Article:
One last thing, though, before the bell rings (I am going to stop with school allegories now, I promise). We said we would give you more details on how we are going to structure our subscription going forward and how we’ll make sure that you, who have supported this newsletter from the very early days, will be able to get a discount as a big, fat Thank You. Starting with our March editions, only the first of four posts on a topic will be free. Think of that as a teaser if you will, outlining what’s ahead and giving you an idea of what to think about as you are purchasing real estate. I’d like to think that there will absolutely still be a benefit to reading those but you might have to do more of the work yourself. If you want to receive the deep dives as well you’ll need a paid subscription at 7 Euro a month (or 70 Euro per year). This is where you would expect me to say “so every newsletter is just the price of a cup of coffee” - but the reality is that I don’t know what a cup of coffee costs where you are and that I sincerely hope it’s actually less than the rip off you get across the street from me. In either case, we are hoping that less than 3 Euro a week is a fair price for something that hopefully changes your financial situation for the better in the long run. As for the Thank you - you guessed it, the code is THANKYOU and it will give you 30% off the subscription if you purchase it between now and the end of March - meaning you’ll pay less than 5 Euro a month (or less than 50 Euro if you want to support us for a full year and get an even better deal). Also, thank you.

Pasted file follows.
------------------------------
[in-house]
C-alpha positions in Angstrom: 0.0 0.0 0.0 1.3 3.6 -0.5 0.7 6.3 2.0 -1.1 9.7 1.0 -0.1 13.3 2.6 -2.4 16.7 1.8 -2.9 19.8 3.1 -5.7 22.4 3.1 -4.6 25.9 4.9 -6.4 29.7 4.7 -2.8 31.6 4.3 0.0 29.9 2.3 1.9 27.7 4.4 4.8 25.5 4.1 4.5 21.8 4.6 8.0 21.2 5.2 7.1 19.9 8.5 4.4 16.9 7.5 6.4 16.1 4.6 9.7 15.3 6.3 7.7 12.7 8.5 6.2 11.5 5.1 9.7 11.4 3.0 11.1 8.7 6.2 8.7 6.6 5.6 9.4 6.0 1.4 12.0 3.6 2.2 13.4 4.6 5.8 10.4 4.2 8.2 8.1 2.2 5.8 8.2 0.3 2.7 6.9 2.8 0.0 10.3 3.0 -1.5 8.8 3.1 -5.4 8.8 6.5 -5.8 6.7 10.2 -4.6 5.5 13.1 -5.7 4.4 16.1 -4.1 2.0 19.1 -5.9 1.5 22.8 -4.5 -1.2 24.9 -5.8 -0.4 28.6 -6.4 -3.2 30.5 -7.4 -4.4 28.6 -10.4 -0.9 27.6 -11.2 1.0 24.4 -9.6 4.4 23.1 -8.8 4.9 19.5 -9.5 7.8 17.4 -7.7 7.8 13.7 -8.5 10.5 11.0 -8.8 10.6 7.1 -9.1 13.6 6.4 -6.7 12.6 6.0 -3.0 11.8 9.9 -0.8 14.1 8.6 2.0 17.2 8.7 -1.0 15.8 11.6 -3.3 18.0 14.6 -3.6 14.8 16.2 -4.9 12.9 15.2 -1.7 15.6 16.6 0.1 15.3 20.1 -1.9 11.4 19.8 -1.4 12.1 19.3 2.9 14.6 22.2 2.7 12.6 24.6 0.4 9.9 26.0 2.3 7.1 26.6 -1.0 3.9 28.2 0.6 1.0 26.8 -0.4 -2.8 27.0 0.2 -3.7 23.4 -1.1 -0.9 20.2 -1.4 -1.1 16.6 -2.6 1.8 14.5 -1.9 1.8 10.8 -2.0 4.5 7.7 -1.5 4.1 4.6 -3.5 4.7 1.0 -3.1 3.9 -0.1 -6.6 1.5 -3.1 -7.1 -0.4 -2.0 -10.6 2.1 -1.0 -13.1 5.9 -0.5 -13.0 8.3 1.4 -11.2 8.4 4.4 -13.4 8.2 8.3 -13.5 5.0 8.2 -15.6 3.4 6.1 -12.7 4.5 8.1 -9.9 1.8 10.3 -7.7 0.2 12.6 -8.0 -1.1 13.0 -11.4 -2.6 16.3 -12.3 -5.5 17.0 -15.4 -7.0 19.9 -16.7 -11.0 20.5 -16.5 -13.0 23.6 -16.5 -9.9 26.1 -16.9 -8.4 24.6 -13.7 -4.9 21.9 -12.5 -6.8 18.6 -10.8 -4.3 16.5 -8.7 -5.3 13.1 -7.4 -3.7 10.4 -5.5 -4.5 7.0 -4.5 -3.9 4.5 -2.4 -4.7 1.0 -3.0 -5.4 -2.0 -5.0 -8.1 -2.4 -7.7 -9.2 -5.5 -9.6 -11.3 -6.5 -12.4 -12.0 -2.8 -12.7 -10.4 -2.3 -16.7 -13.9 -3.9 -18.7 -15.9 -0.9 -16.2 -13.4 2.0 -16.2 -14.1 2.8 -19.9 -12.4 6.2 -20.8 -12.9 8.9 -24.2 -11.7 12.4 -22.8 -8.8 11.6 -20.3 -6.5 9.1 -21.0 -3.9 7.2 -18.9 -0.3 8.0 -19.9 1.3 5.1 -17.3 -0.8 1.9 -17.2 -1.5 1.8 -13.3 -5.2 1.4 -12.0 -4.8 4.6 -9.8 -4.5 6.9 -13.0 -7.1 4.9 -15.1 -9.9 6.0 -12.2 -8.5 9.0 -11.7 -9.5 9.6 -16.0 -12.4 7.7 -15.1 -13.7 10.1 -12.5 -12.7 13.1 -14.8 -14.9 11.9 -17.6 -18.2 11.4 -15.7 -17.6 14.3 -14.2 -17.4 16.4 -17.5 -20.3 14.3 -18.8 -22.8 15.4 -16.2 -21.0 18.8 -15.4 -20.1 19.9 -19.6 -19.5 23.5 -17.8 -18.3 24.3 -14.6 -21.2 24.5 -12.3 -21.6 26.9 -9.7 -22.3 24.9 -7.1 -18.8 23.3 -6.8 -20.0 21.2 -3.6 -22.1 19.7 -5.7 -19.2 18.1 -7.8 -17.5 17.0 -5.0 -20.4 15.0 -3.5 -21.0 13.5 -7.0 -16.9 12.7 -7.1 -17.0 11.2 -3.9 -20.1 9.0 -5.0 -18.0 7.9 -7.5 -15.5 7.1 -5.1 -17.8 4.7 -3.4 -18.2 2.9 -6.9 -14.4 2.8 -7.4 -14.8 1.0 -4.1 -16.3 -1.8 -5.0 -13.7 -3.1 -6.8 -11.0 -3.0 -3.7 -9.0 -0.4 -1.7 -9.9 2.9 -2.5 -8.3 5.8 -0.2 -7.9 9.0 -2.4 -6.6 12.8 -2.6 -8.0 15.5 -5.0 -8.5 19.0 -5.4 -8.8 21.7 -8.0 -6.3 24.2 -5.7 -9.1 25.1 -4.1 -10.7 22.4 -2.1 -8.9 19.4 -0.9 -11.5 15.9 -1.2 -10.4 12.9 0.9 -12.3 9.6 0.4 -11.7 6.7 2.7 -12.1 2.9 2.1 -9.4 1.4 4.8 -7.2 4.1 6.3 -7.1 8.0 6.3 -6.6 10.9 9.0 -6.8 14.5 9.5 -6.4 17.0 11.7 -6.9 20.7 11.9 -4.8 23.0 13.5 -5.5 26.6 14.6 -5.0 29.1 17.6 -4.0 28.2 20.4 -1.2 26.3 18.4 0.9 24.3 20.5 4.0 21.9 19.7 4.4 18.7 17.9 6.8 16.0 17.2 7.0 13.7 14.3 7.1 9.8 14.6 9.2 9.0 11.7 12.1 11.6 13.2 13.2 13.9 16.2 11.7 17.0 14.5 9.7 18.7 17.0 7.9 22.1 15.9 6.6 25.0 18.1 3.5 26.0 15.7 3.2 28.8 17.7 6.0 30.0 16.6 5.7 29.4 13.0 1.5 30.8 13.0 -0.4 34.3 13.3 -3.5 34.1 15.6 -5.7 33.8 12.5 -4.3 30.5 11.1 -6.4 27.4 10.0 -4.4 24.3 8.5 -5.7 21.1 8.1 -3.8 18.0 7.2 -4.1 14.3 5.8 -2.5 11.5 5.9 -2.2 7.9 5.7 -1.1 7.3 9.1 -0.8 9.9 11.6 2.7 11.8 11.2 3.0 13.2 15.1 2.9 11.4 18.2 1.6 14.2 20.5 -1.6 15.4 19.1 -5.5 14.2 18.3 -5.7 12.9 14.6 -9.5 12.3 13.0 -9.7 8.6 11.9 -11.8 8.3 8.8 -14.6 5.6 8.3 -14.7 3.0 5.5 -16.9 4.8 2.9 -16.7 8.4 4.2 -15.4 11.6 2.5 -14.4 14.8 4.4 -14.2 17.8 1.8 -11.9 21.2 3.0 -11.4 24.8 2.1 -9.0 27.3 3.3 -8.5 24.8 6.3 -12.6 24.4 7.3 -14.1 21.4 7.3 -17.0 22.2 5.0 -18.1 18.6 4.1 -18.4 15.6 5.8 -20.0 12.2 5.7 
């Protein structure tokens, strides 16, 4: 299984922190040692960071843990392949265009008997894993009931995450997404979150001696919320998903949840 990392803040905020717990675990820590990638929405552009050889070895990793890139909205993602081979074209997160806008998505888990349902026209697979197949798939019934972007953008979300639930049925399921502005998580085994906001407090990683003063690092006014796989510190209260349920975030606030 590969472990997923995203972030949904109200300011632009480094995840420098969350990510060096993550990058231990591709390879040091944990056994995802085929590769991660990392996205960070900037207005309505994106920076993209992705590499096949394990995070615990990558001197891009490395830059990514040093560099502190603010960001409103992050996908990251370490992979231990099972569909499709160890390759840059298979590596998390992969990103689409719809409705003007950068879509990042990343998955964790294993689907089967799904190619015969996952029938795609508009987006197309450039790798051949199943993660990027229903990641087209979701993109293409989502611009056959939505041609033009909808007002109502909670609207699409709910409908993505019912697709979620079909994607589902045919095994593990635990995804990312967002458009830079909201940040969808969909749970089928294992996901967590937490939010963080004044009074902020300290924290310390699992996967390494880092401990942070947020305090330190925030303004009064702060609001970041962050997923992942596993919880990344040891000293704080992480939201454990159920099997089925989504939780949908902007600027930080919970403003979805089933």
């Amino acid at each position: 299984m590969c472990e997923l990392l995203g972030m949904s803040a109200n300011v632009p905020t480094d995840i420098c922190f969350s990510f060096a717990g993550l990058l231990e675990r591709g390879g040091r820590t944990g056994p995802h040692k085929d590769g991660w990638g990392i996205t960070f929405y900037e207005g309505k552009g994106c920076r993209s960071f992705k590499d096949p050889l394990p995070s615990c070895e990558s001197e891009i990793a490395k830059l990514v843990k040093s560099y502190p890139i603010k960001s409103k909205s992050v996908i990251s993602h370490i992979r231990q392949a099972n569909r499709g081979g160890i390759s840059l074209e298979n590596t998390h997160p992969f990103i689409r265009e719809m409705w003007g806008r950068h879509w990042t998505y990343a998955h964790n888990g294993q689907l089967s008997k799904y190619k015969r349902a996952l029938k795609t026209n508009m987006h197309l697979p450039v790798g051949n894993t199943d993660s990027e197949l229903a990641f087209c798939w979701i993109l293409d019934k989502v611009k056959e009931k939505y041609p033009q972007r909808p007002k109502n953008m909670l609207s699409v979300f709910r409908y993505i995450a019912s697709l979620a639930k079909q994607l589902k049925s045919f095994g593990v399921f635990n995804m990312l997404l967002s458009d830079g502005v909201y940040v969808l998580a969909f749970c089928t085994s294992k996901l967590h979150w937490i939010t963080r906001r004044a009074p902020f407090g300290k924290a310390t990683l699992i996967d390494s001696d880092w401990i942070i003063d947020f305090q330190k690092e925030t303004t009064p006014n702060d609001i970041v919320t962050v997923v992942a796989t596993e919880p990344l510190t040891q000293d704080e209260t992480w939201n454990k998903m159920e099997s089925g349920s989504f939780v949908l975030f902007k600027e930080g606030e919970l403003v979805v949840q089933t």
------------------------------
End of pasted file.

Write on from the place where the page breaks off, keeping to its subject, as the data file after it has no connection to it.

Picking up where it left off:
With that, I leave you. Am I the only one still having Gimme, gimme, gimme stuck in my head?
Next week, on Rente aus Stein: The real life geography teacher might be retired, but my imaginary alter ego is just getting started! A closer look at how to think about investing into big cities and how they’ve been faring, real estate wise. Make sure to subscribe to not miss this.
Disclaimer: We are not lawyers (sadly) and as such can’t give you legal and/or tax advice. We are simply telling our story in the hope that it’s inspiring to you.